This week, the U.S. Fish and Wildlife Service (FWS) announced the allocation of $250,000 to help Montana livestock producers manage grizzly bears. The funds are earmarked specifically for the lethal and non-lethal removal of bears involved in livestock depredation and will be available for 2021, KPVI News reports.
“The Trump Administration has prioritized implementing practices to address issues impacting private landowners and the livestock industry,” said FWS Director Aurelia Skipwith. “U.S. Fish and Wildlife Service is proud to work alongside the USDA to address grizzly bear livestock depredations in Montana. Partnerships like this allow us to further grizzly bear conservation.”
With a healthy grizzly bear population that numbers almost 2,000, ranchers who live near the Northern Continental Divide or Yellowstone National Park will be able to use the funds in order to remove problem grizzlies that attack cattle or other livestock.
Last year, ranchers reported 148 suspected grizzly bear kills or injuries to livestock; 124 were confirmed, according to KPVI News. In 2019, out of 157 reported attacks, 141 were confirmed.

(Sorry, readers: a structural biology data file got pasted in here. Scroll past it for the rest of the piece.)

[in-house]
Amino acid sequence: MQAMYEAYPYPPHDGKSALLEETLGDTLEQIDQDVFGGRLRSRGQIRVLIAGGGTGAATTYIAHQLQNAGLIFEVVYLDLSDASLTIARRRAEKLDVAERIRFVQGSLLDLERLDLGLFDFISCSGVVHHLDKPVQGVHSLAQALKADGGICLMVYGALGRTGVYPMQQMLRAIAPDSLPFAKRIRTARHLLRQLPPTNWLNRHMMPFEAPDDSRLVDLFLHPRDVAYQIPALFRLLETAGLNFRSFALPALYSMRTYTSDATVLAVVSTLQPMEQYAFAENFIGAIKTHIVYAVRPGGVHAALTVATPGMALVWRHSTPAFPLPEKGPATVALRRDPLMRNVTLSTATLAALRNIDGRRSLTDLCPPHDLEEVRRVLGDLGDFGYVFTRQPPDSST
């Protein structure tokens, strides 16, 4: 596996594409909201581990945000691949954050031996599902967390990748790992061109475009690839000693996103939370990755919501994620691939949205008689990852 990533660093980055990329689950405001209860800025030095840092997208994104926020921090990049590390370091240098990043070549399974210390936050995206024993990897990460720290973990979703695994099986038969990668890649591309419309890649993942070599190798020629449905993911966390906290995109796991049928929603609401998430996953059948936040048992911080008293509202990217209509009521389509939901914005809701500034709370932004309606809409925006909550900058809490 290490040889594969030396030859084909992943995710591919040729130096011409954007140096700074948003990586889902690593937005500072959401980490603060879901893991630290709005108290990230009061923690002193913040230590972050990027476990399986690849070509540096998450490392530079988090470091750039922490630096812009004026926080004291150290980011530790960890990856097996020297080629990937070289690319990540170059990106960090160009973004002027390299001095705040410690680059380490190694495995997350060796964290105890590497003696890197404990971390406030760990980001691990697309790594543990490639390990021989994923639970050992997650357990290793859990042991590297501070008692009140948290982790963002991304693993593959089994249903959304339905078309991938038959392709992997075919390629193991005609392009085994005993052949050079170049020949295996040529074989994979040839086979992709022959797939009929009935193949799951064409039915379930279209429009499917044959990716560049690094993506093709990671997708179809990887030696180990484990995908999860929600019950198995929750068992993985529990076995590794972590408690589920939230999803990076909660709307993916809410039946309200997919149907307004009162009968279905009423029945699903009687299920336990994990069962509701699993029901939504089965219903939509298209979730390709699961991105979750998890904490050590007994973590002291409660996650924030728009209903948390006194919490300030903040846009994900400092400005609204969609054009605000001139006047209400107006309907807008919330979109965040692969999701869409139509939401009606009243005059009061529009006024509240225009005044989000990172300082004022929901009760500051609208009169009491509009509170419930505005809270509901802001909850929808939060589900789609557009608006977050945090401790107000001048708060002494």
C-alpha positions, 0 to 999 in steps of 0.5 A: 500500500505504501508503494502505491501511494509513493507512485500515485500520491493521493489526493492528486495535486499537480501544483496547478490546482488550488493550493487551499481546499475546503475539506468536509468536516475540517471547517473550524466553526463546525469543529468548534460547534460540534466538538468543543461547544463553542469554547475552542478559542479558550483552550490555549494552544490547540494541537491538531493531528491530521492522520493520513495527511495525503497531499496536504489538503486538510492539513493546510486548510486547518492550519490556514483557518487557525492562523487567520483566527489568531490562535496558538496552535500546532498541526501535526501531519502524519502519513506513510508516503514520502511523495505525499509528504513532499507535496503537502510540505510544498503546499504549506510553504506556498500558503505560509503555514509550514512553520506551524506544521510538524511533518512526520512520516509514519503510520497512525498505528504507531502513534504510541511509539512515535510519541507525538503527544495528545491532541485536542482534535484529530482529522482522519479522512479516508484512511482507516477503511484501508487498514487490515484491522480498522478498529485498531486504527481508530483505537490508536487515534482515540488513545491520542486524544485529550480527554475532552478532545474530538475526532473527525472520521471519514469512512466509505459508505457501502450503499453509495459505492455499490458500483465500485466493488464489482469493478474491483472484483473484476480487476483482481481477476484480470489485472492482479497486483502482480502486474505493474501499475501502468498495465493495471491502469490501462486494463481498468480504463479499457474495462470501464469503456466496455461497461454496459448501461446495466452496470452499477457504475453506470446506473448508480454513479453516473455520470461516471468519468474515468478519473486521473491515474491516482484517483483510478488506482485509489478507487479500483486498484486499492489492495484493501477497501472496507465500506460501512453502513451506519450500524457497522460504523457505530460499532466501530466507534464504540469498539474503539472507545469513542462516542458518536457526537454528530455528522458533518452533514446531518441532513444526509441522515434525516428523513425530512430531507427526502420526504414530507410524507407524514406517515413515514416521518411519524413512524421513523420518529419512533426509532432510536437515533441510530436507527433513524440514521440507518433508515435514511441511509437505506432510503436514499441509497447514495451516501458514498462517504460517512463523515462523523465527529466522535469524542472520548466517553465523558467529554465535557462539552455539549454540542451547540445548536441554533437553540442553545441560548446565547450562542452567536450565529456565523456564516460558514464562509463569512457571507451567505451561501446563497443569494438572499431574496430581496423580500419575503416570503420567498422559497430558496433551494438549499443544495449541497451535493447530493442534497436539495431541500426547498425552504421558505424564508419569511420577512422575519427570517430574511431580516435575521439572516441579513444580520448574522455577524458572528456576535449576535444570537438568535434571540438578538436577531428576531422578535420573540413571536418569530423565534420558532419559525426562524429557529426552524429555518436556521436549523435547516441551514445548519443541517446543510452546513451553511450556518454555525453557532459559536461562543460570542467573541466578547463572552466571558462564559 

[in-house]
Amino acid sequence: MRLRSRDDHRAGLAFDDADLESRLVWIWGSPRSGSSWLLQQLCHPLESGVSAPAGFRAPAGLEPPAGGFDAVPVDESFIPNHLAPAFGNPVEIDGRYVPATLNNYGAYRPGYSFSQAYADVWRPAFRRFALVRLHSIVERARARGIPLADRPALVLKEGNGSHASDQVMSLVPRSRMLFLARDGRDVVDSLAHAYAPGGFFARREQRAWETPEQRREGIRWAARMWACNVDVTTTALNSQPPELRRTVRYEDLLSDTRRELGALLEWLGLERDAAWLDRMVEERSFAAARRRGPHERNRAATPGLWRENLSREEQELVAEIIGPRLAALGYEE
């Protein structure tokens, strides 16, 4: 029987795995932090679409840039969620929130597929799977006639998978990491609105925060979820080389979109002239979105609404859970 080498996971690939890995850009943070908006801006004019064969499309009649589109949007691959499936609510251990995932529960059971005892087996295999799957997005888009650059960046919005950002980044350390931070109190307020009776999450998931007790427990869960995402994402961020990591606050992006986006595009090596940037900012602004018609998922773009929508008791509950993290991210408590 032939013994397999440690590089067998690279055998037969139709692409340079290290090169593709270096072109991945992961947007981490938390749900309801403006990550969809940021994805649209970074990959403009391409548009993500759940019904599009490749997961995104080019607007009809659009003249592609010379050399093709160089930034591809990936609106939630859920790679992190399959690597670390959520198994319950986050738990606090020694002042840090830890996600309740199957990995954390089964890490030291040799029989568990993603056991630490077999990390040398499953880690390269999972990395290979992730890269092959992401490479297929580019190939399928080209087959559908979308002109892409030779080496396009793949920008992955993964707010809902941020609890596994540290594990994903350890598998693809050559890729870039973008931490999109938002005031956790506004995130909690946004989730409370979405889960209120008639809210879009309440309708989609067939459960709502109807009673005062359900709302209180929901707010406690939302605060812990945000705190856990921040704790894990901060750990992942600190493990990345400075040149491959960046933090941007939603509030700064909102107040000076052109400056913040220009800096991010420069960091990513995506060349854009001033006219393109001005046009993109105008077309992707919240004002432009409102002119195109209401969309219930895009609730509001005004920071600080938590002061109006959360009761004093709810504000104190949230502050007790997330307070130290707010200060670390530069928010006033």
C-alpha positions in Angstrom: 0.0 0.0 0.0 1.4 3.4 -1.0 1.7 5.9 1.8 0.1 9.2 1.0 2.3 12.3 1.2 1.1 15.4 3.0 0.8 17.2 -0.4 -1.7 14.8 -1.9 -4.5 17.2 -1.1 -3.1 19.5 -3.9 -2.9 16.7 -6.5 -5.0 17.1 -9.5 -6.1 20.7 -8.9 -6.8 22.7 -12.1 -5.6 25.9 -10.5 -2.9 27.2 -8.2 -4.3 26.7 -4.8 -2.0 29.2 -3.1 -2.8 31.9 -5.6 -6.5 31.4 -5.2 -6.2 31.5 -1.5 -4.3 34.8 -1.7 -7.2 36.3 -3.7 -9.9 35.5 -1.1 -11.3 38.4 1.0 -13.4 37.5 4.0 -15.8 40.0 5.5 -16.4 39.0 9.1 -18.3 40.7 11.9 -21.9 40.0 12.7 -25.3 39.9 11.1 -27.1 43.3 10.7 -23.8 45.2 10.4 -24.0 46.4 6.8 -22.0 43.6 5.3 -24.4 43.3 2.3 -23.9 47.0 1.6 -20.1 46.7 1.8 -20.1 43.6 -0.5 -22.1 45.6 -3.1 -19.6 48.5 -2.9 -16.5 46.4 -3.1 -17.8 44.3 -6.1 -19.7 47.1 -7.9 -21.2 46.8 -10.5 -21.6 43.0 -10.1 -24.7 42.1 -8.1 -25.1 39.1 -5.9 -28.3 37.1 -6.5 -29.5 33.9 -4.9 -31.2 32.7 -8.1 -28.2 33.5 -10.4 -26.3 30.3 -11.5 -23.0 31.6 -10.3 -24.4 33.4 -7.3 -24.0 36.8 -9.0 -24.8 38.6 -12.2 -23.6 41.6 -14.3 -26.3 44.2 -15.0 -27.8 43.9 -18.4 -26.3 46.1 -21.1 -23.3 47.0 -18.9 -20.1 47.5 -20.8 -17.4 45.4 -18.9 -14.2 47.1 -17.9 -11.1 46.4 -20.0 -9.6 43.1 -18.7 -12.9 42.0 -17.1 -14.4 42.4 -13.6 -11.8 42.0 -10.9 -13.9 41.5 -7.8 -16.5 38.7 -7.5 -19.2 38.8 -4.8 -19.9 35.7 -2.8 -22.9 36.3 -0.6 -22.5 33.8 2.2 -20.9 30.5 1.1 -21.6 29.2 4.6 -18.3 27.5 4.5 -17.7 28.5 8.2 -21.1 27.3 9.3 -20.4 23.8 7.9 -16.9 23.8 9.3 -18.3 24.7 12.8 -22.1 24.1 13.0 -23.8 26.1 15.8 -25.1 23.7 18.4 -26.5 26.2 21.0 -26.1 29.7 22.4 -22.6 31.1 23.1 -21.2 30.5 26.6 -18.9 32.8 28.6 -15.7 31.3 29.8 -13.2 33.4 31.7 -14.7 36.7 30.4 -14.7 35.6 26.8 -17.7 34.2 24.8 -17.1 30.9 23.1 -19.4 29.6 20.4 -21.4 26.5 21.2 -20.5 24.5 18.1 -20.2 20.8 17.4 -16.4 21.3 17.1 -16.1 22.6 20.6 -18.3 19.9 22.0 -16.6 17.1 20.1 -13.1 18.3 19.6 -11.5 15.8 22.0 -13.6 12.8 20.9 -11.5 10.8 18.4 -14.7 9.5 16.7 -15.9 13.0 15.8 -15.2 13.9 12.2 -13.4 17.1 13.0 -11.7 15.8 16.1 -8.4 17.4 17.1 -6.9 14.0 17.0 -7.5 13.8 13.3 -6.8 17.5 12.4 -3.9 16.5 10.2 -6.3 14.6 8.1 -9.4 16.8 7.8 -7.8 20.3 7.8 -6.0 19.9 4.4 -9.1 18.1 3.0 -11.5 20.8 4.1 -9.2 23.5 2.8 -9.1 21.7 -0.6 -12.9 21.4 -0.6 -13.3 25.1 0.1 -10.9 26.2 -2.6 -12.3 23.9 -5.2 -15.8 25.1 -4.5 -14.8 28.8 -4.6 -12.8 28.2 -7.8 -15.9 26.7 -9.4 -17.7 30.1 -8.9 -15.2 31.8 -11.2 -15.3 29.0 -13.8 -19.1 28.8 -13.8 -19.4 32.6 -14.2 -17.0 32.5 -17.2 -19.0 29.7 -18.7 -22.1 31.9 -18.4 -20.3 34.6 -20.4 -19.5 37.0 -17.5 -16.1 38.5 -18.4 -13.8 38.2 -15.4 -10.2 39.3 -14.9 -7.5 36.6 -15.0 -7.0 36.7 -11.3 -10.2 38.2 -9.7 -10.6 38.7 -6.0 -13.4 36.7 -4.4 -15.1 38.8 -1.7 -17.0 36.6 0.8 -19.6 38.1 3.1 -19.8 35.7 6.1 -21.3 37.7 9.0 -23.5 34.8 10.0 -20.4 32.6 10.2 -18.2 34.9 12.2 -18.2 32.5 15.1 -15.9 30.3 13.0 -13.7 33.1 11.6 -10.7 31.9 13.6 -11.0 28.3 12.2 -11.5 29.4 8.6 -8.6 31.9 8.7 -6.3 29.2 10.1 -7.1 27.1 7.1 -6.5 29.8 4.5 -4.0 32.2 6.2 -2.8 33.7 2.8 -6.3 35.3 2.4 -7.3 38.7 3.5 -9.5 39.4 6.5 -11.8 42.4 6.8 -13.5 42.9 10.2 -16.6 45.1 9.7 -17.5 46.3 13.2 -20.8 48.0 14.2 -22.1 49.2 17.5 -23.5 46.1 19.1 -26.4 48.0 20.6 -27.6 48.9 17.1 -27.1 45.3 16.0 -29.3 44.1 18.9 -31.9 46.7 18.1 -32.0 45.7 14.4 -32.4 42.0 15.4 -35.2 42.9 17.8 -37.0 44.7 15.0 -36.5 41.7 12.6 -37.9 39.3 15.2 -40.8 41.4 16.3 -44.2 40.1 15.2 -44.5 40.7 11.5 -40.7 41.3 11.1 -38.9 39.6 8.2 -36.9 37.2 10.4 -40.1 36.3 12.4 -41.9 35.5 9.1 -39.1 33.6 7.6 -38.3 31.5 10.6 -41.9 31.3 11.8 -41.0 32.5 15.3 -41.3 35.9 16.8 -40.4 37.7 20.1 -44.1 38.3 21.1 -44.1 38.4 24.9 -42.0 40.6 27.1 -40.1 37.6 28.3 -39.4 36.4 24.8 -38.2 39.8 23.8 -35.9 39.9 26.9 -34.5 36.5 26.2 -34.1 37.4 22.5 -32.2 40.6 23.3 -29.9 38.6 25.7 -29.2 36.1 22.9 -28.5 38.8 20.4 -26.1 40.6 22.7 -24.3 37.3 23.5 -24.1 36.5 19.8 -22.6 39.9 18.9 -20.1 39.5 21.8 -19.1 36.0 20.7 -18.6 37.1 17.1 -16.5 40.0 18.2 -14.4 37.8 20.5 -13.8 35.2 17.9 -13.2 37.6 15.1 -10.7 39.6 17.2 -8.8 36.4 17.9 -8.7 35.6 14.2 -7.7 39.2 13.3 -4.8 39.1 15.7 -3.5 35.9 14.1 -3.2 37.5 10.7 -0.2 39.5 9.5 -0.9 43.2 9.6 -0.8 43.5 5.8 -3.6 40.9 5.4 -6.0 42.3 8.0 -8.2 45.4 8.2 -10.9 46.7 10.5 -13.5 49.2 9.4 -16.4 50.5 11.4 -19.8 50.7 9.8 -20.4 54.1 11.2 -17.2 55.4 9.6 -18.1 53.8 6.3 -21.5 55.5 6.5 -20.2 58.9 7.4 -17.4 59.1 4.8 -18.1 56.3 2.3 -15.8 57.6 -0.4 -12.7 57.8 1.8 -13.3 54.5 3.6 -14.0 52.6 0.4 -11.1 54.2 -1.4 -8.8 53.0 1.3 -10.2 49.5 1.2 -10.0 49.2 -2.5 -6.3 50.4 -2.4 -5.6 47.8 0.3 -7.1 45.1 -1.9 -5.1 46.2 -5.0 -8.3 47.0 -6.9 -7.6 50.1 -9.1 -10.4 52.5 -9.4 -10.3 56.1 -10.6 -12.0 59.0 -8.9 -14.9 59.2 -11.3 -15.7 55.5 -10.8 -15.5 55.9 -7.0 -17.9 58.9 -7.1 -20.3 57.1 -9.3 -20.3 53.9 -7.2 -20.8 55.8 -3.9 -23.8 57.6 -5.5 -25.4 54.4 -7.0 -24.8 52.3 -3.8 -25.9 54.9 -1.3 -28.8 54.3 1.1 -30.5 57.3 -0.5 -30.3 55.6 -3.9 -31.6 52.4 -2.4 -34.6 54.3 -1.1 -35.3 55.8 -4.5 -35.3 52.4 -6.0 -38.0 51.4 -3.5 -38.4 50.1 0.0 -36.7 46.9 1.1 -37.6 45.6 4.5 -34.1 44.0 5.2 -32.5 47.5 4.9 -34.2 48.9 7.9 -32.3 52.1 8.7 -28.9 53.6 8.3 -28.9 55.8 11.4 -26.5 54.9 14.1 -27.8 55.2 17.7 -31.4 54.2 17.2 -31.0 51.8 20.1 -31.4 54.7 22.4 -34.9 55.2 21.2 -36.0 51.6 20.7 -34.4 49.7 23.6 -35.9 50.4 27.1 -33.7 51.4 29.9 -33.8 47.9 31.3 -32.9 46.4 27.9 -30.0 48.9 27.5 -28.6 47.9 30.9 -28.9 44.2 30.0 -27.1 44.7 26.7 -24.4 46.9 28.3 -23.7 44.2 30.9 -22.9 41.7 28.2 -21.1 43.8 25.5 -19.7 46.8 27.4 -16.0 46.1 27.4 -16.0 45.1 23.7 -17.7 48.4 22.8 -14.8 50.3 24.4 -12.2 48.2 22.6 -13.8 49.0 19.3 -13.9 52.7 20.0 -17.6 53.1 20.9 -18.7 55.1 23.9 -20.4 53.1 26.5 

Grizzly bears are currently protected and listed as a threatened species under the Endangered Species Act, making it illegal to kill one “except in authorized management actions or for self-defense,” according to KPVI News. Regardless, leaders within the livestock industry and other groups in Wyoming, Montana and Idaho have requested that FWS continue to push for delisting.
“The increasing population of grizzly bears along the Rocky Mountain Front is a success story in which we can all take pride, but it has come with a price to citizens of Montana along the front,” Cascade County Commissioner Joe Briggs wrote in a press release. “The ongoing recovery of this species brings with it a predictable increase in clashes between the bears and humans as the bears expand their territory.”